Domenico Attianese is a writer, journalist and screenwriter based in Italy, and a good friend. I am therefore quite happy to point you in the direction of Point Nemo , the first boon in the Nemo Dynasty series. You can consider it, if you like, a pilot episode in a TV series. The idea is simple – for generations the descendants of Captain Nemo have fought against the coming of the Great Old Ones, but now H.P. Lovecraft is about to unleash on our planet the scariest of these ancient horrors. So, OK, maybe simple is not the right word… Like the unholy child of Alan Moore and Jules Verne, with more than a hint of Mike Mignola’s Hellboy, Domenico’s story is fast, furious and fun, and mixes pulp ...
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Researching the Cimmerian


It is always good when a new job provides the opportunity to go back to a character we love. Right now, I am struggling with doctor John Watson’s voice as I try and finish my first Sherlock Holmes pastiche (the editor’s waiting), but in the meantime, I’ve had to dug out a few books about my old friend Conan the Cimmerian. Of the various books, none is as thorough as GURPS Conan, but certainly none is as gorgeous as Roy Thomas’ huge Conan – The Ultimate Guide to the World’s Most Savage Barbarian (classy title, uh?), that has been sitting here on my shelf for ages, waiting for the right moment to be something more than a private pleasure, and turn into a research item. The volume is a beauty t...
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The dark side of the writer’s lifestyle


There’s a lot of people that wants the lifestyle and not the job of writing. Not the long hours at the keyboard, the rejection slips and the plots that ramble and get nowhere, but rather the interviews, the presentations and the signing sessions, the mingling with the beautiful people in exotic locales, the fast cars and the gourmet food. Some of these would probably envy how I spent the night of last Saturday, sitting around a table in a pizza place with a bunch of writers, talking (among other things) about deranged Russian aristos, weird Portuguese exchange students and the cover art of romance novels. These are great opportunities, for fun and education, and good food. So, yes, envy me. ...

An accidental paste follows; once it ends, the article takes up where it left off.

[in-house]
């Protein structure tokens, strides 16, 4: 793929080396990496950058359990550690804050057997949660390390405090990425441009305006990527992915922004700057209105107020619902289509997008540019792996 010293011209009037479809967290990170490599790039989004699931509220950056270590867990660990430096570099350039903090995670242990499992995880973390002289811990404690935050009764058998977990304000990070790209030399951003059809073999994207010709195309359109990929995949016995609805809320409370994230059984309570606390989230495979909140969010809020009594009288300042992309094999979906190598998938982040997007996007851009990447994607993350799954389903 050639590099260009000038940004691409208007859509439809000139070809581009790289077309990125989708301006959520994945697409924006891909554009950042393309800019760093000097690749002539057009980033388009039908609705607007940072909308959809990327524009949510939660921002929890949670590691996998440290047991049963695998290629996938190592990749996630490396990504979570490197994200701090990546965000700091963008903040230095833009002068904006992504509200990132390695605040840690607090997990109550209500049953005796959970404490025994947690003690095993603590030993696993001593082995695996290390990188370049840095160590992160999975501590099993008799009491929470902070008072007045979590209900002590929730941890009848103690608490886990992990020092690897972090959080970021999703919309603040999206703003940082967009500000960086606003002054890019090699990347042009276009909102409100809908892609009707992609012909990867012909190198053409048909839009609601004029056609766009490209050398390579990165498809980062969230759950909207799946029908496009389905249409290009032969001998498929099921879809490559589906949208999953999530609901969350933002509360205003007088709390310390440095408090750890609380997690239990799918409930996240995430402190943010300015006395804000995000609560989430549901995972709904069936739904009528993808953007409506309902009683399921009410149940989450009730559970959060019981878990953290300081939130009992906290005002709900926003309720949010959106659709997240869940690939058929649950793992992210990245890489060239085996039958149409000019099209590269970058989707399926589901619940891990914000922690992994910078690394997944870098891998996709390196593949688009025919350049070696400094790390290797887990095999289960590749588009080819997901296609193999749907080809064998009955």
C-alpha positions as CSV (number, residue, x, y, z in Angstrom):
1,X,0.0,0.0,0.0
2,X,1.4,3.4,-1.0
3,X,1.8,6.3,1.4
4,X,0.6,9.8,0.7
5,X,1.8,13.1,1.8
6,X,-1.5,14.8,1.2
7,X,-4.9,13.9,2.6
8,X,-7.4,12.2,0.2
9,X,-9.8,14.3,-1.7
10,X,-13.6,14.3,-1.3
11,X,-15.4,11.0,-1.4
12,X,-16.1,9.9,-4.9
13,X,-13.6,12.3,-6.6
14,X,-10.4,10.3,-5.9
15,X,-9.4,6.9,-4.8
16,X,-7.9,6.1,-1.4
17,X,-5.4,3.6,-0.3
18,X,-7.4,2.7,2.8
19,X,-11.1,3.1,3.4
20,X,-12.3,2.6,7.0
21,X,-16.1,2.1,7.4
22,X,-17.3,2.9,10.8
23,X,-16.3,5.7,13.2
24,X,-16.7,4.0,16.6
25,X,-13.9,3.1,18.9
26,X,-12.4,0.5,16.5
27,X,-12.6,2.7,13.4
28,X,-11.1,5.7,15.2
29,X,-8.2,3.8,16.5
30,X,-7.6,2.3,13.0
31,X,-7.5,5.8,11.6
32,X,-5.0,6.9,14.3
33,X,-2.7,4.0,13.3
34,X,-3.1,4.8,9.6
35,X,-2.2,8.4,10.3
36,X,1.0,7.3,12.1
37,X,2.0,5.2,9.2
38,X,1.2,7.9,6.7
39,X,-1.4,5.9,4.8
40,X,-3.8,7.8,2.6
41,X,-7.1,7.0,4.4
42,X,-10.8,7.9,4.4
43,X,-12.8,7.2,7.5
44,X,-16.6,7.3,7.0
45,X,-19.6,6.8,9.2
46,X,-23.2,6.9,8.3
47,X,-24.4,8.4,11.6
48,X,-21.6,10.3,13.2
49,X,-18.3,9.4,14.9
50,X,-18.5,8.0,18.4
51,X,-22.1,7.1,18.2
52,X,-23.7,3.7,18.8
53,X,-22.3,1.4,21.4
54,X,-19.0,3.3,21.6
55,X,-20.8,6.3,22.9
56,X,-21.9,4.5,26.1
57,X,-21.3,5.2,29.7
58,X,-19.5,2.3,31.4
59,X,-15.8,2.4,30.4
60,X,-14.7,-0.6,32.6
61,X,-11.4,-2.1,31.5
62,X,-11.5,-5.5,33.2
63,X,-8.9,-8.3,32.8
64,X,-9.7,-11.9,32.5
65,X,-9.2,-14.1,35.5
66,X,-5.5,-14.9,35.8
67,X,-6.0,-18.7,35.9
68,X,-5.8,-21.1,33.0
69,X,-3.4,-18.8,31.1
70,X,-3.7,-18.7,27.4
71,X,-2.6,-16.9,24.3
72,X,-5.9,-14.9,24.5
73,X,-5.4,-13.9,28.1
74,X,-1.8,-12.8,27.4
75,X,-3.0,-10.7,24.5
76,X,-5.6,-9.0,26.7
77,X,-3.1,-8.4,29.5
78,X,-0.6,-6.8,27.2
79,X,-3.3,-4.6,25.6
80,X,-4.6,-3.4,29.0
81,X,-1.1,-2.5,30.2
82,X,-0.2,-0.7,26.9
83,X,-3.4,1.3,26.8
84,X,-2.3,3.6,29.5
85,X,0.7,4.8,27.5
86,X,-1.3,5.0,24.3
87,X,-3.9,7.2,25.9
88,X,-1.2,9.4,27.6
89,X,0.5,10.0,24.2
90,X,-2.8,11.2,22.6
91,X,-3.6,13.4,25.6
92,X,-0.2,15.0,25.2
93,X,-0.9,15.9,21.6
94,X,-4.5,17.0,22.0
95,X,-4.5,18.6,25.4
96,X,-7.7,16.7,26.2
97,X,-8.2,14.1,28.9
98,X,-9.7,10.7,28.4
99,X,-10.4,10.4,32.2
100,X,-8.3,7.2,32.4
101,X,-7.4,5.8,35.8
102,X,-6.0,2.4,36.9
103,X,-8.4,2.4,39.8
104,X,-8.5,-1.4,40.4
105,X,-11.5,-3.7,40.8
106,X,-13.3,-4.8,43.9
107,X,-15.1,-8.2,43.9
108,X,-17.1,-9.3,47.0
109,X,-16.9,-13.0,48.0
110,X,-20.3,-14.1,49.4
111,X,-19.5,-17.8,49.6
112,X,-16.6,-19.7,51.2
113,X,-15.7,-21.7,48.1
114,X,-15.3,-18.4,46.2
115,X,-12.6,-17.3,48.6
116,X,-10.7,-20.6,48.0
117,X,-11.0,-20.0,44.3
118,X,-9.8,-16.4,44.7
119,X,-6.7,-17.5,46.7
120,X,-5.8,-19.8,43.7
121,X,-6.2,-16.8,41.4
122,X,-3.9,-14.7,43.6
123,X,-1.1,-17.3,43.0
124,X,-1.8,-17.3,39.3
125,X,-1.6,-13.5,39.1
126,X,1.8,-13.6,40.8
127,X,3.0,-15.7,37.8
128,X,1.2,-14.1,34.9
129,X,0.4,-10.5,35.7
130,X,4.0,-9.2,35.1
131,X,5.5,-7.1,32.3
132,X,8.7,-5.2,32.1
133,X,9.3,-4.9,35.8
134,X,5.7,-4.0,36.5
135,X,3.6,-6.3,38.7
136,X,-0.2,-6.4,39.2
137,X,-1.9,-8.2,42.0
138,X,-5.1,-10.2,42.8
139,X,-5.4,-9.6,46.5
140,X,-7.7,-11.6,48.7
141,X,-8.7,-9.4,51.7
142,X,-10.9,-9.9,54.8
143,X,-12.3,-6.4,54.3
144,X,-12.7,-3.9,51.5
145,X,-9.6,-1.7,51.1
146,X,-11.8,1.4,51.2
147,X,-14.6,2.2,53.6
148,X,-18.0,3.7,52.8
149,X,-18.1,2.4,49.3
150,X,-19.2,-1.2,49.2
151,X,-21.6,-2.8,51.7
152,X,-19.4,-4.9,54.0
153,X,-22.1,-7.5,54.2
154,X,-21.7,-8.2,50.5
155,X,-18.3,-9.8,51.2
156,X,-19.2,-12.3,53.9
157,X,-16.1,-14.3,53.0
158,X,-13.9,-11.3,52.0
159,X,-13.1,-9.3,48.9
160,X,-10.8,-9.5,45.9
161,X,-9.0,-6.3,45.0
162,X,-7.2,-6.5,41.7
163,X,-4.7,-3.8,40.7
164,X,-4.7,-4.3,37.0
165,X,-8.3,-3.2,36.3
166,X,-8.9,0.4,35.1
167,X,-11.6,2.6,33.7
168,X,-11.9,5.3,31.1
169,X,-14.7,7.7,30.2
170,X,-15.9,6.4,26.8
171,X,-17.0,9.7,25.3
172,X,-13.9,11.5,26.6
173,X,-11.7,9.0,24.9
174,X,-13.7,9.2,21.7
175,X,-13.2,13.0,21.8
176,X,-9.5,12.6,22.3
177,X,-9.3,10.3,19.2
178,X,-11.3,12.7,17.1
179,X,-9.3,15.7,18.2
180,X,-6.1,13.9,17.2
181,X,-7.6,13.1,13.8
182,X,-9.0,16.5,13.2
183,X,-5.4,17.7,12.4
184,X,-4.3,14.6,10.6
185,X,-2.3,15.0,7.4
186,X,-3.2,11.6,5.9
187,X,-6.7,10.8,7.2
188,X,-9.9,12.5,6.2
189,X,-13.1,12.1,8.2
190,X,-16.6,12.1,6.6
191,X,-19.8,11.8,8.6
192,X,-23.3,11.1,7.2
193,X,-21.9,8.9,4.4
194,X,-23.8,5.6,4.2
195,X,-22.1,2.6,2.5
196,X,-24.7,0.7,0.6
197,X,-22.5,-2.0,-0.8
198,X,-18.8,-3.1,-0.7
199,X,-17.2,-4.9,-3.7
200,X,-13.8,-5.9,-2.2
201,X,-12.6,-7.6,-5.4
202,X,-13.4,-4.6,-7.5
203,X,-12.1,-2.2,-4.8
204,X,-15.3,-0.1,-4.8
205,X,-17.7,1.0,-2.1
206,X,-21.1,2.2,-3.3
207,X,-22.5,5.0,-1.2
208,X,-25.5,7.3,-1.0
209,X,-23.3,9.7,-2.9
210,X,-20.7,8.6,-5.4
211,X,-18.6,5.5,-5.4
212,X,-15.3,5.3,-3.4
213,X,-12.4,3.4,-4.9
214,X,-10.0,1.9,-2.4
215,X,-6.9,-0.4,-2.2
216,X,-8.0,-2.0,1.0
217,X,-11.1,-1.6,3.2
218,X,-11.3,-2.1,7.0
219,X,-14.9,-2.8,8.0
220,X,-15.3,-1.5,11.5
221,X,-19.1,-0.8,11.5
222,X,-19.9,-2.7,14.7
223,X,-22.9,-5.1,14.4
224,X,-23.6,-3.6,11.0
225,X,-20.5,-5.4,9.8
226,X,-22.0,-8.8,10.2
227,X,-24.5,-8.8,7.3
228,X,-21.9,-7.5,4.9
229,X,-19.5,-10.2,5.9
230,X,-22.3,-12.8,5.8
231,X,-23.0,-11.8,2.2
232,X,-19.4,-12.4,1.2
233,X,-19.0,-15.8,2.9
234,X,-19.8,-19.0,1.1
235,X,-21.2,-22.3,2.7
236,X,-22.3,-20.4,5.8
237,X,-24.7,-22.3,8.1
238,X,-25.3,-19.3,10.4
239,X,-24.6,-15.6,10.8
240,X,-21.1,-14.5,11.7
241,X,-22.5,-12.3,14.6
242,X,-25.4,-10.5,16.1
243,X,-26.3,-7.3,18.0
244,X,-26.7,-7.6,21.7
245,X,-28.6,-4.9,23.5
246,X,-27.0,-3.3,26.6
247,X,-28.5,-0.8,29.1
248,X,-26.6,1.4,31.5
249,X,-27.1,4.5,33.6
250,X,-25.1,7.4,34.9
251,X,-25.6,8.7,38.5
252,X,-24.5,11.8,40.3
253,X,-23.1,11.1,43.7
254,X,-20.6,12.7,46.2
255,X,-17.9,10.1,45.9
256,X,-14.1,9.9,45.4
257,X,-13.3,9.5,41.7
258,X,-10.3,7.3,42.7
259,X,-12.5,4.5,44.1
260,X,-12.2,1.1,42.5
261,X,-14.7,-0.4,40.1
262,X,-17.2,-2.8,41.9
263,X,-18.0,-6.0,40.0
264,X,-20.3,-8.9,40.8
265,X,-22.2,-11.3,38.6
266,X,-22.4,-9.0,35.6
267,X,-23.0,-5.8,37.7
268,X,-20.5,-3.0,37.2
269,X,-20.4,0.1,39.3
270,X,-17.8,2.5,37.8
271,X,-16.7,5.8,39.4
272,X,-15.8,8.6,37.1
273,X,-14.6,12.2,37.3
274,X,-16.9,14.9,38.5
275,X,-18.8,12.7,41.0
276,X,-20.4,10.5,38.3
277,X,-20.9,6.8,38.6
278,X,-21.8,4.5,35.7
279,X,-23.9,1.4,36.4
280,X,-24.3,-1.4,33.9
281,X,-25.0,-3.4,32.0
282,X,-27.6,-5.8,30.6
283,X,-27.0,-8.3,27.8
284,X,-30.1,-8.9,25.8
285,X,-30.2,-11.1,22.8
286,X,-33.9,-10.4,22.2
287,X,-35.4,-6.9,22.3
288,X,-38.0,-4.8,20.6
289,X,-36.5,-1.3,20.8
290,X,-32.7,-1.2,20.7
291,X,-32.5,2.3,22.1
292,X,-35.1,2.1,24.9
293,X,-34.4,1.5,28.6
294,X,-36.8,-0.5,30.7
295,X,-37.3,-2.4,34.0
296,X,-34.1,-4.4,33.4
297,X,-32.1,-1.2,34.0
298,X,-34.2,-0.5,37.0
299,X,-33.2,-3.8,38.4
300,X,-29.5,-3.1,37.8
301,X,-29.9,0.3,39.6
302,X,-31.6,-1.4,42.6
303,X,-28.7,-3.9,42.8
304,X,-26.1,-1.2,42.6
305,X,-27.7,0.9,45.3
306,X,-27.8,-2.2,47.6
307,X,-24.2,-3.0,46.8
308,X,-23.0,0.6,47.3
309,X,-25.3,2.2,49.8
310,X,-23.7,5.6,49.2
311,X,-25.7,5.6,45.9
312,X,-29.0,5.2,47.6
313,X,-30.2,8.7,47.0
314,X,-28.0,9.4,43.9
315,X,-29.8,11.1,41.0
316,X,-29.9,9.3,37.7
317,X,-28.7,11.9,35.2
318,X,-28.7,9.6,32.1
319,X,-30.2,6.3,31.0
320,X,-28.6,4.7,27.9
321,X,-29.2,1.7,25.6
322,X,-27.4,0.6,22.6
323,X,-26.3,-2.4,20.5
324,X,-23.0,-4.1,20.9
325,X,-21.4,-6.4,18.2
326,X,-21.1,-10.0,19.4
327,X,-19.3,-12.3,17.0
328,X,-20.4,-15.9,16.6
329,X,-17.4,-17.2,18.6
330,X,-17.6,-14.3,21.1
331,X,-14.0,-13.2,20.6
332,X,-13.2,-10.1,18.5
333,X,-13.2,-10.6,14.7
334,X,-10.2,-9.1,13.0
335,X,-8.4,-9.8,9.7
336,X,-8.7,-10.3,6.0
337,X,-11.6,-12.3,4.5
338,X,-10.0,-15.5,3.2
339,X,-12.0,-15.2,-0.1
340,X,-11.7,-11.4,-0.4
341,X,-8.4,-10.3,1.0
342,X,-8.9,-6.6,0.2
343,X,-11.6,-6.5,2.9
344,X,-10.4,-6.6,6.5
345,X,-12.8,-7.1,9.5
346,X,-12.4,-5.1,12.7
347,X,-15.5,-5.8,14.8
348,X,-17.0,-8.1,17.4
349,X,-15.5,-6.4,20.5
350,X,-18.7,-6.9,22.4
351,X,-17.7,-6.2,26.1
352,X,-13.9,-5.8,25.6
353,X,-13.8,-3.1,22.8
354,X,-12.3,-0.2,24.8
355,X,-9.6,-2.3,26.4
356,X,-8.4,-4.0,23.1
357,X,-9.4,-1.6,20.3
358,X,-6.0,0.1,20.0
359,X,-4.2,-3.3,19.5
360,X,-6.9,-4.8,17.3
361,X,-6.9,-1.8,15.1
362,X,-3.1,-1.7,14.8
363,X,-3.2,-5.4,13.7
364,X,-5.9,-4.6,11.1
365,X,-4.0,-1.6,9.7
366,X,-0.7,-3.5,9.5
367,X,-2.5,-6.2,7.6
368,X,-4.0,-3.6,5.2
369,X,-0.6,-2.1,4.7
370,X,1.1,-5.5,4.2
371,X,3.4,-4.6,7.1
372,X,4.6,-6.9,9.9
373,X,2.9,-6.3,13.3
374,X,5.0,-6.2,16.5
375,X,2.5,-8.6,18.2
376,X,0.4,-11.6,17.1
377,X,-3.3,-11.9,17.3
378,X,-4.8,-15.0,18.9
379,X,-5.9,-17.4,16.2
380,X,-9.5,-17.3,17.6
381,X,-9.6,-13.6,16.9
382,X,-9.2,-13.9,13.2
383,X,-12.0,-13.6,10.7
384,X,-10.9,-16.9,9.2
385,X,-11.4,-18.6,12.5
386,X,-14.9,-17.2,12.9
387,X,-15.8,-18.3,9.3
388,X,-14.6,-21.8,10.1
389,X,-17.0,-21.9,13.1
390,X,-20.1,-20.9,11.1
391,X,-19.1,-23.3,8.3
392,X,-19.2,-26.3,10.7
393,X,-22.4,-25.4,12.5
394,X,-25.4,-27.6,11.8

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Coming soon: DreamForge #2


The second issue of DreamForge Magazine will be available on the first of July 2019. The theme of the issue is Tales of Indomitable Spirit. In the words of the editors… We have 18 Amazing stories of Science Fiction and Fantasy, including contributing authors from the U.S., Canada, the U.K., South Africa, Italy, and Denmark. Art by Hugo Award Winner Elizabeth Leggett, Illustrator of the Future Winner Cassandre Bolan, renowned national book cover artist John Blumen, and master illustrator, writer, and educator Mark Zingarelli. Featuring a reprint of David Weber’s exciting Legion of Space Adventure “A Certain Talent.” The magazine includes a short story of mine, called Sapiens. I hope you’ll li...
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Peggy Lipton, 1946-2019


When I was a kid I loved The Mod Squad. Original link
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Book Fair and New Projects


Yesterday I spent the morning playing tourist in Asti, and the afternoon at the Turin Book Fair, where I occupied a chair in the Acheron Books booth. With my brother we had decided to treat the day as a vacation, and it was like that. Granted, today I am voiceless and we had to take a quick jaunt to the triage unit of the local hospital, but that’s nothing serious, and we’ll survive and grow stronger. The morning in Asti was fun and relaxing – it being market day the place was busy and yet relaxed. We got there at 8 am, and we enjoyed the center of town while most people was still sleeping. The Book Fair has been great. It’s good to spend a day interacting with readers and colleagues, and I ...
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Mid-life crisis with giant robot


I have often written in the past about the impact that the first series of Mobile Suit Gundam had on my generation and on me in particular. I think the best evidence of how much it impacted me is the fact that I am still watching the cartoons – no longer as a start-struck teenager, not as an otaku (I never was that), but with an eye to narrative structure, themes, character arcs, patterns. It was a story with a large cast, that mixed action and politics, high tech and melodrama, and that maybe for the first time (certainly for the first time for me) portrayed war as something traumatic instead of romantic. And a few minutes ago I was discussing with my brother how much I’d like to be able to...